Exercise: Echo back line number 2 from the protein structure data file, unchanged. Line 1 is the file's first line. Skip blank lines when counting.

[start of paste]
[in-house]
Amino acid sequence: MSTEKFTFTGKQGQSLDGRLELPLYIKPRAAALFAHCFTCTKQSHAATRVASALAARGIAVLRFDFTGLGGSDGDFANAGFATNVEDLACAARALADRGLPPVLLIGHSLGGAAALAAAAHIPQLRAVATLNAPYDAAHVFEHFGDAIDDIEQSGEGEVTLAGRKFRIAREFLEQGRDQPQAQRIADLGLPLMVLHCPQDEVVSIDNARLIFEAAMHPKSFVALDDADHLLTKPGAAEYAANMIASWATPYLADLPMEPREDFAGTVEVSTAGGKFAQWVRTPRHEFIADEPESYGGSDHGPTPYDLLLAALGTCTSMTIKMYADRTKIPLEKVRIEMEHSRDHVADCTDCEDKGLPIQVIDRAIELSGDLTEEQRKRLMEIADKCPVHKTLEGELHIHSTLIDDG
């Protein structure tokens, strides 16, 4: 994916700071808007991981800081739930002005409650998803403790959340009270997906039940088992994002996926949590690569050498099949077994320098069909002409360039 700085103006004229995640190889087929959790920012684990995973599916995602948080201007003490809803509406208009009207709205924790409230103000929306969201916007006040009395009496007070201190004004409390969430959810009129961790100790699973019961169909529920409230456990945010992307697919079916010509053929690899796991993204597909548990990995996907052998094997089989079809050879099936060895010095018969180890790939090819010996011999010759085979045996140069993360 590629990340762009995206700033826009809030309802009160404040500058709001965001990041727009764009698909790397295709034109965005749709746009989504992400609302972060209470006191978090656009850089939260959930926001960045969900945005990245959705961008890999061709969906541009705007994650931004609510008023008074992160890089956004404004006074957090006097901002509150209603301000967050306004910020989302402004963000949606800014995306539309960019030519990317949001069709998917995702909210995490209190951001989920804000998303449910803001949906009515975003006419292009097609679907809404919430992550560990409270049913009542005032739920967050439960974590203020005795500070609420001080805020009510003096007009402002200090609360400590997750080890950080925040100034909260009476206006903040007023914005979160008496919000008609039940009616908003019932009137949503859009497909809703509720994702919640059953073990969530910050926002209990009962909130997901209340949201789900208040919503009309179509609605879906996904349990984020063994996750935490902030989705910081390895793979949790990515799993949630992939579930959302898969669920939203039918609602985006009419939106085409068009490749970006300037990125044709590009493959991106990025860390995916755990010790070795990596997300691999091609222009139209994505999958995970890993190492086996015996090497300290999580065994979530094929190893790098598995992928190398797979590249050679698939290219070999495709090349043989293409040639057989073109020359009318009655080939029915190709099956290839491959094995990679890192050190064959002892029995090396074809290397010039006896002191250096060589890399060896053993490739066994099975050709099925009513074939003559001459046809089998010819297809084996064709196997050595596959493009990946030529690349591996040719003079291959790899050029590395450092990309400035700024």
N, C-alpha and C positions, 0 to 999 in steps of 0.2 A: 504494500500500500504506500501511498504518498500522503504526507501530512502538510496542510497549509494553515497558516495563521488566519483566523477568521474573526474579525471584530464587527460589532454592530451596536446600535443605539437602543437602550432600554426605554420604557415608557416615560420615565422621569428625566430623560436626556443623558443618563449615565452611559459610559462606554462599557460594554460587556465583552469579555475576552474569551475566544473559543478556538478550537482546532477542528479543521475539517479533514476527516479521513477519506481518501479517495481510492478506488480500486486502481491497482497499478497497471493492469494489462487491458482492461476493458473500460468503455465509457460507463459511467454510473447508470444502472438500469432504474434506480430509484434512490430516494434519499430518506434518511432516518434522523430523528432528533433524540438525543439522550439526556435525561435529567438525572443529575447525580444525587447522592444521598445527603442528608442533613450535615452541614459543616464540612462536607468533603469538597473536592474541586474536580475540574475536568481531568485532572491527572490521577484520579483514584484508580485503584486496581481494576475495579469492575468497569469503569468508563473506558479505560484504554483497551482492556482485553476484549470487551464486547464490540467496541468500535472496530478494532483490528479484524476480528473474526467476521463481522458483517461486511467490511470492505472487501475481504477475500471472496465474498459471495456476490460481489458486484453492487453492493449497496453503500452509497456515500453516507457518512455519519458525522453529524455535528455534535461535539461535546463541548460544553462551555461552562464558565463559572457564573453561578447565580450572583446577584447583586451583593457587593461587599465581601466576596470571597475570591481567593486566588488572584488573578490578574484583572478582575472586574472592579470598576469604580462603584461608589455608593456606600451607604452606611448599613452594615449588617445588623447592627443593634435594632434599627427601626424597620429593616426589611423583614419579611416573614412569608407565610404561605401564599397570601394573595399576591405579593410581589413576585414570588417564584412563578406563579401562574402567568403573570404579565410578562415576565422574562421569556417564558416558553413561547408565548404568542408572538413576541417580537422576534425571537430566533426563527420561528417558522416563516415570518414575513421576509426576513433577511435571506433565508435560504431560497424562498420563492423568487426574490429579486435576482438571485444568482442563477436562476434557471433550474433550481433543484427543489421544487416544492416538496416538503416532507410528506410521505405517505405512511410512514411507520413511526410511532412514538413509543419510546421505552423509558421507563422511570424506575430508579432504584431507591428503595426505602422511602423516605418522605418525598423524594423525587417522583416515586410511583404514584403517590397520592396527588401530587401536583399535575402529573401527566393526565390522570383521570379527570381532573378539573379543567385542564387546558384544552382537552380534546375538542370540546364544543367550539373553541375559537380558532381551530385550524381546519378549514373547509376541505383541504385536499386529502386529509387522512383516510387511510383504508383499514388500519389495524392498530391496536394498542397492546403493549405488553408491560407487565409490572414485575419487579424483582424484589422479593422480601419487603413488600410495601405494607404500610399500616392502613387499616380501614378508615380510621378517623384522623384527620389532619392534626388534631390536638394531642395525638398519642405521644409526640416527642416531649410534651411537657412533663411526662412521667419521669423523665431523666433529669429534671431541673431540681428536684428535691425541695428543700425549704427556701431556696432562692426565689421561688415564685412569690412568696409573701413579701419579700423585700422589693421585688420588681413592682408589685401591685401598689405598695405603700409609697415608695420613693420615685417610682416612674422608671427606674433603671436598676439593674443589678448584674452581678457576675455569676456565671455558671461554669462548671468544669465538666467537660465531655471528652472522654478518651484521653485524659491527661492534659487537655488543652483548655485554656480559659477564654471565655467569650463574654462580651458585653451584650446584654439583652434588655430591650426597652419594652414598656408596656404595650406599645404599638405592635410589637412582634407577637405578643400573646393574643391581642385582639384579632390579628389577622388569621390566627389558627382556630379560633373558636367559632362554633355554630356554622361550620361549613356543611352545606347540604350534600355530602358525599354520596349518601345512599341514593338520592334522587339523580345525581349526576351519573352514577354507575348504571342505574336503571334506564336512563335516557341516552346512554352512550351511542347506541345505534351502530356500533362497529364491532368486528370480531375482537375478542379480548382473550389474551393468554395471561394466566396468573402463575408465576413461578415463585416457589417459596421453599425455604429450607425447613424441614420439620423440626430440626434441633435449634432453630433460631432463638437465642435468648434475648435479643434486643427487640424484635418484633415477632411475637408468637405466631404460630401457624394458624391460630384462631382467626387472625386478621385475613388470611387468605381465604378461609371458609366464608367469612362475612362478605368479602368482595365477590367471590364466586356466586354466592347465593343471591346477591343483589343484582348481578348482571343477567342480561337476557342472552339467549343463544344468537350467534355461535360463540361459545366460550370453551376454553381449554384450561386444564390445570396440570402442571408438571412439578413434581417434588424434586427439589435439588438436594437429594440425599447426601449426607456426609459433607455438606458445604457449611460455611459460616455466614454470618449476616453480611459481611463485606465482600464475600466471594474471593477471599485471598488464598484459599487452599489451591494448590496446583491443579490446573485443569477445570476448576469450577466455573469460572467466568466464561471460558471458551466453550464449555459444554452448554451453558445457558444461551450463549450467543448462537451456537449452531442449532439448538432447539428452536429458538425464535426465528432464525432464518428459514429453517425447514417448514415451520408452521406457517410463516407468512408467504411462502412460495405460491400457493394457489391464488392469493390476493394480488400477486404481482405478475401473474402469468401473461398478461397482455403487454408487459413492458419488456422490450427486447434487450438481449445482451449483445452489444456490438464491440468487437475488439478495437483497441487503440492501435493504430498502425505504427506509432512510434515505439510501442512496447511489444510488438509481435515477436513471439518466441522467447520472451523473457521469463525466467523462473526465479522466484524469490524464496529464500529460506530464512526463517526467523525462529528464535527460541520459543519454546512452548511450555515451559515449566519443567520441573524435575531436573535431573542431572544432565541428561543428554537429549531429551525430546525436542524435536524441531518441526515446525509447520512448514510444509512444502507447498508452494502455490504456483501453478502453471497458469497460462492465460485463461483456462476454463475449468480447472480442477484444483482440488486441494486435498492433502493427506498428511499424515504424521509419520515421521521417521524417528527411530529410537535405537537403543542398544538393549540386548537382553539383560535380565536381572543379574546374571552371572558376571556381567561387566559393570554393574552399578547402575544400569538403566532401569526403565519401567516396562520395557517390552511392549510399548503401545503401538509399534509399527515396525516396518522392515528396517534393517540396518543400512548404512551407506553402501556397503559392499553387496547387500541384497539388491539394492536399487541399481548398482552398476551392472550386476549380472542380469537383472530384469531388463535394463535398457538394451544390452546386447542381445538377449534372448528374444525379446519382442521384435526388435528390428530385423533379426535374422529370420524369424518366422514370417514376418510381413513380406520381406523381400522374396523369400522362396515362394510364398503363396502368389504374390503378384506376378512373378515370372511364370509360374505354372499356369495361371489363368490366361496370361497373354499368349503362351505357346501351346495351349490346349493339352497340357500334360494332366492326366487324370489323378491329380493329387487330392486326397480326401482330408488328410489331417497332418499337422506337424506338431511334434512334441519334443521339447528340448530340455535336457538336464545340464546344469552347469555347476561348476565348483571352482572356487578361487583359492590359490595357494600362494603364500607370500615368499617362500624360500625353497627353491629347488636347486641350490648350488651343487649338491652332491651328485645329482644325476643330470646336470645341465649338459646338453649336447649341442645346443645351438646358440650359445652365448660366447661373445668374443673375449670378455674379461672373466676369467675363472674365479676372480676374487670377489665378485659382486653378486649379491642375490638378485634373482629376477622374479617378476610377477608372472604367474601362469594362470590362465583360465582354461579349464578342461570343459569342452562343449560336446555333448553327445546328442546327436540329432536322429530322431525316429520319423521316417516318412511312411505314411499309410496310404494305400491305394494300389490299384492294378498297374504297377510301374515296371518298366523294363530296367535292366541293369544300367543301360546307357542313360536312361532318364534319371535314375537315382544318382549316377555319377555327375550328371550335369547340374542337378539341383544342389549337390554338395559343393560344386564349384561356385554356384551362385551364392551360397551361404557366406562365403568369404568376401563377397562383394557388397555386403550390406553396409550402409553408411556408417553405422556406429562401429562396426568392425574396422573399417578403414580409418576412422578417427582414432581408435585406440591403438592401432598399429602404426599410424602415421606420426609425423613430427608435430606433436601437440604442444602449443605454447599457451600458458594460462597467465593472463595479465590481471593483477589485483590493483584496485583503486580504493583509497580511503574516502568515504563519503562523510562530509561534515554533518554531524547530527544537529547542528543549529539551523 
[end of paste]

Amino acid sequence: MSTEKFTFTGKQGQSLDGRLELPLYIKPRAAALFAHCFTCTKQSHAATRVASALAARGIAVLRFDFTGLGGSDGDFANAGFATNVEDLACAARALADRGLPPVLLIGHSLGGAAALAAAAHIPQLRAVATLNAPYDAAHVFEHFGDAIDDIEQSGEGEVTLAGRKFRIAREFLEQGRDQPQAQRIADLGLPLMVLHCPQDEVVSIDNARLIFEAAMHPKSFVALDDADHLLTKPGAAEYAANMIASWATPYLADLPMEPREDFAGTVEVSTAGGKFAQWVRTPRHEFIADEPESYGGSDHGPTPYDLLLAALGTCTSMTIKMYADRTKIPLEKVRIEMEHSRDHVADCTDCEDKGLPIQVIDRAIELSGDLTEEQRKRLMEIADKCPVHKTLEGELHIHSTLIDDG